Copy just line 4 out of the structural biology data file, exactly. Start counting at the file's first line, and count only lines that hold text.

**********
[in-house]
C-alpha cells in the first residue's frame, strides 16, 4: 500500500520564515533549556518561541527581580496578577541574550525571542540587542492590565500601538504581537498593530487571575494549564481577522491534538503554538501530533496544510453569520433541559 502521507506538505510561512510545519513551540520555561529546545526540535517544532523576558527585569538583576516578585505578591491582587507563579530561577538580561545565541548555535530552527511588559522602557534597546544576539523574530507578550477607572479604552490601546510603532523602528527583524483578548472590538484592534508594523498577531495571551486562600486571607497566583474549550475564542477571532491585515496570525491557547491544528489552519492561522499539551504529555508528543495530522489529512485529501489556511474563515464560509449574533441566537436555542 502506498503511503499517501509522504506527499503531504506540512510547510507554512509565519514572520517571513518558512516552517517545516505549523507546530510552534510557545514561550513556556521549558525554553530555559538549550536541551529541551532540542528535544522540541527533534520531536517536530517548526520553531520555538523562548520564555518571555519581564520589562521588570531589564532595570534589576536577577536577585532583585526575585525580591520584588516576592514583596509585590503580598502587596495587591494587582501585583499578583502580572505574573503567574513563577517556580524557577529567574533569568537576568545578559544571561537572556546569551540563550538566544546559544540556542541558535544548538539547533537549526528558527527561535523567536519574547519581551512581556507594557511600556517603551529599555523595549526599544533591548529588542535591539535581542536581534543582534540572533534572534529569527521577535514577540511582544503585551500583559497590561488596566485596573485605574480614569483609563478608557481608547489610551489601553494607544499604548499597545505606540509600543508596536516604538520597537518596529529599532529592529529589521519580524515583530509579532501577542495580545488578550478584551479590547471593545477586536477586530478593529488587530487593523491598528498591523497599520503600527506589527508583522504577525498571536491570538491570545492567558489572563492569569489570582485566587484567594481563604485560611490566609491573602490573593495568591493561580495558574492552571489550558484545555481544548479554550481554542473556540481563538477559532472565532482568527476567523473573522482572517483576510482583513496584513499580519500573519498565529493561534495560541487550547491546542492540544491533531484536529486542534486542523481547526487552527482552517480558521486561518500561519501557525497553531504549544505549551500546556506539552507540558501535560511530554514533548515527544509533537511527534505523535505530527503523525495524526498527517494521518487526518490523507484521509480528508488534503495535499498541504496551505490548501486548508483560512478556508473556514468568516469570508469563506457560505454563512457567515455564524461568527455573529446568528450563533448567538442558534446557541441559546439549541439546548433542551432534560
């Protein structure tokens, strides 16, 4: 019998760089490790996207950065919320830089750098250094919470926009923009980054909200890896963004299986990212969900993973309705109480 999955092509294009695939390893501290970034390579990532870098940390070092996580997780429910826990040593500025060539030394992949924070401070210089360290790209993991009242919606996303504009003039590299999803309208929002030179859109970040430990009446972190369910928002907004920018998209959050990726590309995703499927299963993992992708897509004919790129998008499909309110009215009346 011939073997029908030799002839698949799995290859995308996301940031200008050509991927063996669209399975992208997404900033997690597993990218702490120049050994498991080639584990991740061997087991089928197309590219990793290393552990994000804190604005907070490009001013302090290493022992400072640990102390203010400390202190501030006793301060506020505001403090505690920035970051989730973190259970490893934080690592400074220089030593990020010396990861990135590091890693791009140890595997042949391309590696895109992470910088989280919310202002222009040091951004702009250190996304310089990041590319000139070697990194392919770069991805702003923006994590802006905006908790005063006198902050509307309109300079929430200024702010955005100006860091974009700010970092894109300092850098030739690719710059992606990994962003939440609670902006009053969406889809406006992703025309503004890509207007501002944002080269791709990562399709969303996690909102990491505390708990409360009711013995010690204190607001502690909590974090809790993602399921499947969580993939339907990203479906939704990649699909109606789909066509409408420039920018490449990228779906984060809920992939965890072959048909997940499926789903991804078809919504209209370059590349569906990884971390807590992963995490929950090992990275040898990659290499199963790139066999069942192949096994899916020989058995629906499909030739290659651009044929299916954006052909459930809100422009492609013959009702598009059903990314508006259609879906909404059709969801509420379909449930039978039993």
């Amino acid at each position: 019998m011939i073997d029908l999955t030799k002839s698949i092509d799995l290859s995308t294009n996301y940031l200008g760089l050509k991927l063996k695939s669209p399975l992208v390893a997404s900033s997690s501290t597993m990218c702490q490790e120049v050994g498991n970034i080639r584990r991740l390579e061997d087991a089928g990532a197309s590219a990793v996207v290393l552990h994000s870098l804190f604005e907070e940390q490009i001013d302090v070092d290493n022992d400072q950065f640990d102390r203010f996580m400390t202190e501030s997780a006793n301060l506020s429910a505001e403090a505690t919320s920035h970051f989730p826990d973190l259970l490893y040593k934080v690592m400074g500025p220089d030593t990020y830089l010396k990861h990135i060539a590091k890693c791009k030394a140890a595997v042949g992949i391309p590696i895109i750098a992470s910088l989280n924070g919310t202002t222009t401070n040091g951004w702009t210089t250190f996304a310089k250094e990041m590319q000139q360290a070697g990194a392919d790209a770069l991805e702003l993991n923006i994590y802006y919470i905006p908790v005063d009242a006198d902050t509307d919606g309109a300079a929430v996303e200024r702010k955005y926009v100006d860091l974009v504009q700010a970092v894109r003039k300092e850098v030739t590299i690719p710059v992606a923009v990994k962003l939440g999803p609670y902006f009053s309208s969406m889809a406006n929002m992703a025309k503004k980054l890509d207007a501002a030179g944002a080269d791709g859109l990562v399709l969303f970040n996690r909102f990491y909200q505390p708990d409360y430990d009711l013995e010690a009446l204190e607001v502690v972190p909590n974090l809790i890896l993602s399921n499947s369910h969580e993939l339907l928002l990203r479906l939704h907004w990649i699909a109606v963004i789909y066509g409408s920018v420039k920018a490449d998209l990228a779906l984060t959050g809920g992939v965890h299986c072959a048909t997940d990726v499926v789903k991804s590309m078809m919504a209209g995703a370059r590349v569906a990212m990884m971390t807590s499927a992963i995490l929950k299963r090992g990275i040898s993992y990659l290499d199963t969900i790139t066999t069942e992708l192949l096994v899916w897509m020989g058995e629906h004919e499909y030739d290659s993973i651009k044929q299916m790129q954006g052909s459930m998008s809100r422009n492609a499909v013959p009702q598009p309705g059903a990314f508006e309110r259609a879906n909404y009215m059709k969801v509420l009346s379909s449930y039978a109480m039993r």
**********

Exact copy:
């Amino acid at each position: 019998m011939i073997d029908l999955t030799k002839s698949i092509d799995l290859s995308t294009n996301y940031l200008g760089l050509k991927l063996k695939s669209p399975l992208v390893a997404s900033s997690s501290t597993m990218c702490q490790e120049v050994g498991n970034i080639r584990r991740l390579e061997d087991a089928g990532a197309s590219a990793v996207v290393l552990h994000s870098l804190f604005e907070e940390q490009i001013d302090v070092d290493n022992d400072q950065f640990d102390r203010f996580m400390t202190e501030s997780a006793n301060l506020s429910a505001e403090a505690t919320s920035h970051f989730p826990d973190l259970l490893y040593k934080v690592m400074g500025p220089d030593t990020y830089l010396k990861h990135i060539a590091k890693c791009k030394a140890a595997v042949g992949i391309p590696i895109i750098a992470s910088l989280n924070g919310t202002t222009t401070n040091g951004w702009t210089t250190f996304a310089k250094e990041m590319q000139q360290a070697g990194a392919d790209a770069l991805e702003l993991n923006i994590y802006y919470i905006p908790v005063d009242a006198d902050t509307d919606g309109a300079a929430v996303e200024r702010k955005y926009v100006d860091l974009v504009q700010a970092v894109r003039k300092e850098v030739t590299i690719p710059v992606a923009v990994k962003l939440g999803p609670y902006f009053s309208s969406m889809a406006n929002m992703a025309k503004k980054l890509d207007a501002a030179g944002a080269d791709g859109l990562v399709l969303f970040n996690r909102f990491y909200q505390p708990d409360y430990d009711l013995e010690a009446l204190e607001v502690v972190p909590n974090l809790i890896l993602s399921n499947s369910h969580e993939l339907l928002l990203r479906l939704h907004w990649i699909a109606v963004i789909y066509g409408s920018v420039k920018a490449d998209l990228a779906l984060t959050g809920g992939v965890h299986c072959a048909t997940d990726v499926v789903k991804s590309m078809m919504a209209g995703a370059r590349v569906a990212m990884m971390t807590s499927a992963i995490l929950k299963r090992g990275i040898s993992y990659l290499d199963t969900i790139t066999t069942e992708l192949l096994v899916w897509m020989g058995e629906h004919e499909y030739d290659s993973i651009k044929q299916m790129q954006g052909s459930m998008s809100r422009n492609a499909v013959p009702q598009p309705g059903a990314f508006e309110r259609a879906n909404y009215m059709k969801v509420l009346s379909s449930y039978a109480m039993r």